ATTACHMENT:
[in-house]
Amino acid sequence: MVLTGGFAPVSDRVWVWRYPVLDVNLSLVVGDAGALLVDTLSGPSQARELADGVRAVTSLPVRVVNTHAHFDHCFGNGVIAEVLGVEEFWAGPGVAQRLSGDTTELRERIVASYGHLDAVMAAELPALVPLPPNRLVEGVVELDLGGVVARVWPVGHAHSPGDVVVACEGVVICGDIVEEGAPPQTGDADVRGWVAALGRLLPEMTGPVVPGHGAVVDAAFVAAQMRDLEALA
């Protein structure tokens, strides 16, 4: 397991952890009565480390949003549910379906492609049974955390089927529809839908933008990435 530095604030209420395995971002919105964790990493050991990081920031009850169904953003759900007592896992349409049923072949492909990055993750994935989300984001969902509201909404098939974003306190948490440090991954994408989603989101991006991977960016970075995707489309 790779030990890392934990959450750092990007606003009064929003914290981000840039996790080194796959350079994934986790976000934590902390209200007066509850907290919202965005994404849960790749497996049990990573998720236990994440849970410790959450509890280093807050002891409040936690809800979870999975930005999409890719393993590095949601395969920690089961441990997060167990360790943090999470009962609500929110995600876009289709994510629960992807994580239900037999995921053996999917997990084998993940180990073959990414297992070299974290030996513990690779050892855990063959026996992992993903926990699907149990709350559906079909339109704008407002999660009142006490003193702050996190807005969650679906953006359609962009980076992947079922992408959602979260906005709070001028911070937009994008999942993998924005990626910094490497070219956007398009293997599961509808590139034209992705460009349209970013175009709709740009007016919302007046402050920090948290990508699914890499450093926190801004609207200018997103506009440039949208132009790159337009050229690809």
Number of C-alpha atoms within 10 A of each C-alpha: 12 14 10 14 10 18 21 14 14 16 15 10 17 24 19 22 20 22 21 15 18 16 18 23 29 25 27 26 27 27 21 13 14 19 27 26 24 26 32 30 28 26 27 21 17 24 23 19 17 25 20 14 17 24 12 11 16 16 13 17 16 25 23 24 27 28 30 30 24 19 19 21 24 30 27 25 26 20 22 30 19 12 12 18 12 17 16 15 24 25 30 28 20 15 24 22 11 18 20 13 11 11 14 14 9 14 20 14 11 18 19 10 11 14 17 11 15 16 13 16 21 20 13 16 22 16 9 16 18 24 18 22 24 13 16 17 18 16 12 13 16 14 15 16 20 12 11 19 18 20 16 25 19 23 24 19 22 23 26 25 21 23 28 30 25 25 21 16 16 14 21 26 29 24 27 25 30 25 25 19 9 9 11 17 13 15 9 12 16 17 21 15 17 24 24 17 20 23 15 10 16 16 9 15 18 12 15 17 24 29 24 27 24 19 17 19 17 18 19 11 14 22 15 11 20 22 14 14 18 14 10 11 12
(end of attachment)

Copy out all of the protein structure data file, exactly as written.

[in-house]
Amino acid sequence: MVLTGGFAPVSDRVWVWRYPVLDVNLSLVVGDAGALLVDTLSGPSQARELADGVRAVTSLPVRVVNTHAHFDHCFGNGVIAEVLGVEEFWAGPGVAQRLSGDTTELRERIVASYGHLDAVMAAELPALVPLPPNRLVEGVVELDLGGVVARVWPVGHAHSPGDVVVACEGVVICGDIVEEGAPPQTGDADVRGWVAALGRLLPEMTGPVVPGHGAVVDAAFVAAQMRDLEALA
């Protein structure tokens, strides 16, 4: 397991952890009565480390949003549910379906492609049974955390089927529809839908933008990435 530095604030209420395995971002919105964790990493050991990081920031009850169904953003759900007592896992349409049923072949492909990055993750994935989300984001969902509201909404098939974003306190948490440090991954994408989603989101991006991977960016970075995707489309 790779030990890392934990959450750092990007606003009064929003914290981000840039996790080194796959350079994934986790976000934590902390209200007066509850907290919202965005994404849960790749497996049990990573998720236990994440849970410790959450509890280093807050002891409040936690809800979870999975930005999409890719393993590095949601395969920690089961441990997060167990360790943090999470009962609500929110995600876009289709994510629960992807994580239900037999995921053996999917997990084998993940180990073959990414297992070299974290030996513990690779050892855990063959026996992992993903926990699907149990709350559906079909339109704008407002999660009142006490003193702050996190807005969650679906953006359609962009980076992947079922992408959602979260906005709070001028911070937009994008999942993998924005990626910094490497070219956007398009293997599961509808590139034209992705460009349209970013175009709709740009007016919302007046402050920090948290990508699914890499450093926190801004609207200018997103506009440039949208132009790159337009050229690809």
Number of C-alpha atoms within 10 A of each C-alpha: 12 14 10 14 10 18 21 14 14 16 15 10 17 24 19 22 20 22 21 15 18 16 18 23 29 25 27 26 27 27 21 13 14 19 27 26 24 26 32 30 28 26 27 21 17 24 23 19 17 25 20 14 17 24 12 11 16 16 13 17 16 25 23 24 27 28 30 30 24 19 19 21 24 30 27 25 26 20 22 30 19 12 12 18 12 17 16 15 24 25 30 28 20 15 24 22 11 18 20 13 11 11 14 14 9 14 20 14 11 18 19 10 11 14 17 11 15 16 13 16 21 20 13 16 22 16 9 16 18 24 18 22 24 13 16 17 18 16 12 13 16 14 15 16 20 12 11 19 18 20 16 25 19 23 24 19 22 23 26 25 21 23 28 30 25 25 21 16 16 14 21 26 29 24 27 25 30 25 25 19 9 9 11 17 13 15 9 12 16 17 21 15 17 24 24 17 20 23 15 10 16 16 9 15 18 12 15 17 24 29 24 27 24 19 17 19 17 18 19 11 14 22 15 11 20 22 14 14 18 14 10 11 12